A Victim Impact Statement tells the court how a crime has affected you and any victim of any crime can make one.
If you choose to make a Victim Impact Statement:
- it will be used at the plea hearing
- the judge may talk about it at the sentencing hearing when explaining the penalty (sentence)
- it may be used at any appeal hearings.
A Victim Impact Statement is used in the plea hearing to tell the court how the crime has affected you.
If you receive a summons or subpoena to give evidence about your Victim Impact Statement, you must go to court.
You will need to:
- give it to the prosecution legal team so they can submit it to the court
- follow rules about what you can say in the statement, or some or all of it will not be used.
You can find out more about making a Victim Impact Statement.
The plea hearing:
- is when the prosecution and the defence lawyers provide information to the judge or magistrate to help them decide on the penalty (sentence) the offender will receive.
- happens after the offender is found guilty or pleads guilty, but before they are sentenced.
After the plea hearing, there is a sentencing hearing. This is when a judge gives the offender their sentence.
This diagram shows where the plea hearing fits in the court process:
This diagram does not show all the different types of hearings that may happen. It only shows when your Victim Impact Statement can be presented in court. Learn more about the types of court and court hearings.
When does a plea hearing happen?
In the Magistrates’ Court
In the Magistrates’ Court, the hearing, plea and sentencing can happen quickly – sometimes on the same day. Other times, a plea hearing is booked in for weeks or sometimes a few months after the first hearing.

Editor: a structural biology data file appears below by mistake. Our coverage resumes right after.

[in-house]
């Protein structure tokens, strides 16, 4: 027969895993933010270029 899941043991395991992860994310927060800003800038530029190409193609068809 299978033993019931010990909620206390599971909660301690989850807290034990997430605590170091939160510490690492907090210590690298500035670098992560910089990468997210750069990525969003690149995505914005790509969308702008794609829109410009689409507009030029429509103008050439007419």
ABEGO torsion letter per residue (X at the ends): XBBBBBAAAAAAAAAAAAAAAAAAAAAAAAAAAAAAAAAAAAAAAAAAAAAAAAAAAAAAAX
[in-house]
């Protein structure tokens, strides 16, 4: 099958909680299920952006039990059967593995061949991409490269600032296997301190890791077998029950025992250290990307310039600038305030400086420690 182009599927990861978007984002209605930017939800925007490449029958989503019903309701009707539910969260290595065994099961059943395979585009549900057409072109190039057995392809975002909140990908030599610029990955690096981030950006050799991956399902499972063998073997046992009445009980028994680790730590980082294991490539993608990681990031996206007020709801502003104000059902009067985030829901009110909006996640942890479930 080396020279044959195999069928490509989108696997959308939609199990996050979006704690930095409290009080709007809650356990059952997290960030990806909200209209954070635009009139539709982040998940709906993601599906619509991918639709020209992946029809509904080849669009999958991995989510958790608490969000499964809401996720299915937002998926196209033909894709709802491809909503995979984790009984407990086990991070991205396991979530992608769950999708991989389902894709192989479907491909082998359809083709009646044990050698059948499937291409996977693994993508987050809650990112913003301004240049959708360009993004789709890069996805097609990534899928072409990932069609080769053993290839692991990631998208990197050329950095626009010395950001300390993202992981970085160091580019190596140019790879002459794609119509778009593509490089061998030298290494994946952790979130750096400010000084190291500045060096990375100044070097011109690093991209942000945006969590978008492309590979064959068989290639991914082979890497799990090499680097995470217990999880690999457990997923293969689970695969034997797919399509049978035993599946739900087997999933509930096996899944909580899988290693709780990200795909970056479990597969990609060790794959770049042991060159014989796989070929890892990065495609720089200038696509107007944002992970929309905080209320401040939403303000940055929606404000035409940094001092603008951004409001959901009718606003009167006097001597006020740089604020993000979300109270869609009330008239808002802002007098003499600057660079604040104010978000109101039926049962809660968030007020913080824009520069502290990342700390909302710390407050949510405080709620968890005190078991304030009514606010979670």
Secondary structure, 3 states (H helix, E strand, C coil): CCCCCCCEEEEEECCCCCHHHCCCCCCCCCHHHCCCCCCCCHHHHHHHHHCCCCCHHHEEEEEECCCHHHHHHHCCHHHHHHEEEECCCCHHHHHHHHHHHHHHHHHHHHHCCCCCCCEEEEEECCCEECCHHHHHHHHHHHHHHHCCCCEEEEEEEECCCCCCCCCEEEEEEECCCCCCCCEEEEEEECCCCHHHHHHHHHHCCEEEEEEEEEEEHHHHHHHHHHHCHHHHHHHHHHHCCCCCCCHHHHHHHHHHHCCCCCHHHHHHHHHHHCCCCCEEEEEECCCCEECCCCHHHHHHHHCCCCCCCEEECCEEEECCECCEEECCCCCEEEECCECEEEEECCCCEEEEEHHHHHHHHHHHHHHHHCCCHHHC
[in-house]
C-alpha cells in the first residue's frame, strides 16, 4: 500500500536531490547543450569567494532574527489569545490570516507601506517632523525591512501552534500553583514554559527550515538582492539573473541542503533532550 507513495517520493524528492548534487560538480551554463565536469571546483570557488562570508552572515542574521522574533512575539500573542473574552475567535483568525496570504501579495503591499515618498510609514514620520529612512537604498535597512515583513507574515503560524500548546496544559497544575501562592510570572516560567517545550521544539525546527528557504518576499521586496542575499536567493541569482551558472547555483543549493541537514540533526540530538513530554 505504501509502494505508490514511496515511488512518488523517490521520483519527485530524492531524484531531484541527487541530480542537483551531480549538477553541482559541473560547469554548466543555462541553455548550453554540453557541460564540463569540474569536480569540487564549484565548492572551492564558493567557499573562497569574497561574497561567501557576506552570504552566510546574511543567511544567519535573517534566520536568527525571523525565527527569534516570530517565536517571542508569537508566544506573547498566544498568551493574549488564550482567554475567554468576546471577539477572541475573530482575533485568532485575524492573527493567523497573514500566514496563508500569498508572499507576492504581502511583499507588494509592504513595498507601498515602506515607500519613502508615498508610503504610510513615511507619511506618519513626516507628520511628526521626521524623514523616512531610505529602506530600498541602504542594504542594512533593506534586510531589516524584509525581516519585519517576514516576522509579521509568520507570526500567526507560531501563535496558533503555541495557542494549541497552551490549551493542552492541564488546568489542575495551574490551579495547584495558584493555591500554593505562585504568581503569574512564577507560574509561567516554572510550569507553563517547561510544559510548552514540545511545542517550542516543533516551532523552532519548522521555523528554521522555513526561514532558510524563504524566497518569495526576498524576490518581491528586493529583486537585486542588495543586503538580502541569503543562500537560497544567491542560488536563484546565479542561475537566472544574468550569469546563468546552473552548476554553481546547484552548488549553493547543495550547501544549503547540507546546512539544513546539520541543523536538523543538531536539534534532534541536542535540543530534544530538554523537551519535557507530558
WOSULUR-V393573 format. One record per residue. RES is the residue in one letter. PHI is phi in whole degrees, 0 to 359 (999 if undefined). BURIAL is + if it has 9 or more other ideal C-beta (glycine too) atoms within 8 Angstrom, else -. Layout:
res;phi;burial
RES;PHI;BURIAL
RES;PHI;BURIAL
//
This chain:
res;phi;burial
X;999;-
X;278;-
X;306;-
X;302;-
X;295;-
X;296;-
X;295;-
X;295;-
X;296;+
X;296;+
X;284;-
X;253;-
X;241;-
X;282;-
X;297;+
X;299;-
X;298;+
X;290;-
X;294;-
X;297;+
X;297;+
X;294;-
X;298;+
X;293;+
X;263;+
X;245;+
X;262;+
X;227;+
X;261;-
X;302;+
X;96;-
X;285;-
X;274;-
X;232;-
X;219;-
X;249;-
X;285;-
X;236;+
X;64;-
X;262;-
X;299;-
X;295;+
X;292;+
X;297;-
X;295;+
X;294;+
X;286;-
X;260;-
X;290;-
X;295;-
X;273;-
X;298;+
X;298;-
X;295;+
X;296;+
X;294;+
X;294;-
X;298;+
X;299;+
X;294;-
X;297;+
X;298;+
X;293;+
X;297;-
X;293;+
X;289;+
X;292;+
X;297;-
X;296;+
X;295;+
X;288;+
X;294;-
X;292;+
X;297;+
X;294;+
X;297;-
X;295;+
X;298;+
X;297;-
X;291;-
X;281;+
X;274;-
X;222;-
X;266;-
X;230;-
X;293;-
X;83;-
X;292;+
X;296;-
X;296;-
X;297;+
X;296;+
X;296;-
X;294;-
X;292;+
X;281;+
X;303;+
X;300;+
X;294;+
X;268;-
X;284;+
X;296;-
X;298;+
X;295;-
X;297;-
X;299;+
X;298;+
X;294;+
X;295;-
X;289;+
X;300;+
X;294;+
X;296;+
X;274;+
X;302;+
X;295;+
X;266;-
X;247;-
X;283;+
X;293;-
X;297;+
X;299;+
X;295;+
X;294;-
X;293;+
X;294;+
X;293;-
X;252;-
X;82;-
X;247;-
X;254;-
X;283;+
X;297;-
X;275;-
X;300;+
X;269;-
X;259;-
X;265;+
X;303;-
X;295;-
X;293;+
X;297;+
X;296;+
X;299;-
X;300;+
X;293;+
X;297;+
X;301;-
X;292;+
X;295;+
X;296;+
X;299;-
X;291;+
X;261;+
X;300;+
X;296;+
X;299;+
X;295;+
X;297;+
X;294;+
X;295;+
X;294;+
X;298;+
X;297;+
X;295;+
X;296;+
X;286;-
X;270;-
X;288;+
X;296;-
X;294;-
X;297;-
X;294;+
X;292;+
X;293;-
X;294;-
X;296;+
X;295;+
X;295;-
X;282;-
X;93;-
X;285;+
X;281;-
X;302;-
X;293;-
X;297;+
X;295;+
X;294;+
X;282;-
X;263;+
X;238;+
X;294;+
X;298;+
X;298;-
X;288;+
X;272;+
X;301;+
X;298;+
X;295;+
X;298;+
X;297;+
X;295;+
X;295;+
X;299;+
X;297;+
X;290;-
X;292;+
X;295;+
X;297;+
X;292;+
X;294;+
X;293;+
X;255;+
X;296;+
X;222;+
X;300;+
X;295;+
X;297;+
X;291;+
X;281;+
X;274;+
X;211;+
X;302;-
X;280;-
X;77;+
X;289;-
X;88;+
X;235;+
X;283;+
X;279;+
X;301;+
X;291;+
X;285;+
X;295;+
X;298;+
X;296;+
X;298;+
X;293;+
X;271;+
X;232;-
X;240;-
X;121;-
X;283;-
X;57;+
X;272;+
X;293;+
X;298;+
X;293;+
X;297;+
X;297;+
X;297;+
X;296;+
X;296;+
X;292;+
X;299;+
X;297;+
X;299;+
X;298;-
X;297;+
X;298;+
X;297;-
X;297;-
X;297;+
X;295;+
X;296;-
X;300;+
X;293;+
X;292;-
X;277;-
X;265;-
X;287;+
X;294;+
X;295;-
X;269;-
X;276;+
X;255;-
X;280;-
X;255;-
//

In the Supreme Court and County Court
In the County and Supreme Courts, the plea hearing may be held on the same day someone is found guilty or pleads guilty or a day or two after.
But sometimes the plea hearing is booked for several weeks later or even months later. There are many different reasons why this can happen.
Going to the plea hearing
You do not have to go to the plea hearing, unless the court calls you to give evidence about what you have included in your Victim Impact Statement.
This is very rare, but if does happen, you will get a letter called a subpoena and you must go to court.
You can learn more about:
Who can read my Victim Impact Statement?
When you submit a Victim Impact Statement it is important to remember that it becomes a public document. That means other people may be able to read it.
The judge or magistrate
- review your Victim Impact Statement to make sure it is admissible
- decide which parts can be read out loud in court, if you ask for that to happen
- use the statement, as one of many things, to decide what the penalty (sentence) for the offender should be.
The defence team and offender
The offender’s lawyer also gets a copy of your Victim Impact Statement. This means the offender may read it, even if it is not read aloud in court.
In the court
You can ask for all or some of your Victim Impact Statement to be read aloud in court at the plea hearing by:
- a person of your choice (the court must approve this)
- the prosecutor.
To do this, before the plea hearing date, contact:
- the police officer in charge of the case (sometimes called the police informant) or
- the Office of Public Prosecutions (or your Victims and Witness Assistance Service Worker, if you have one) for cases being heard the Supreme or County Courts.
You can also tell the court if there are any parts of your Victim Impact Statement you do not want read aloud. Tell the prosecuting team and make a note of it when you are writing your statement.
Your Victim Impact Statement must be admissible (allowed by the court rules) to be read aloud in court. If there is a concern that some parts of your statement will not be admissible, the prosecution team may ask to discuss it with you before the hearing.
If you are concerned about your privacy when reading your Victim Impact Statement aloud, you can ask the judge or magistrate to close the court room. If the judge or magistrate agrees, this means that the general public and media would not be allowed in the court room while you read it.
After the case
After the court case is over, your Victim Impact Statement becomes part of the official court file.
Any member of the public or even a journalist can ask to read a court file after a court case is over. Newspapers and other media cannot name sexual assault victims in their reports.
If the judge speaks about your Victim Impact Statement at the sentencing hearing, their comments will be made available to the media. If the case was heard in the Supreme Court, their comments will also be published in a public database at www.austlii.edu.au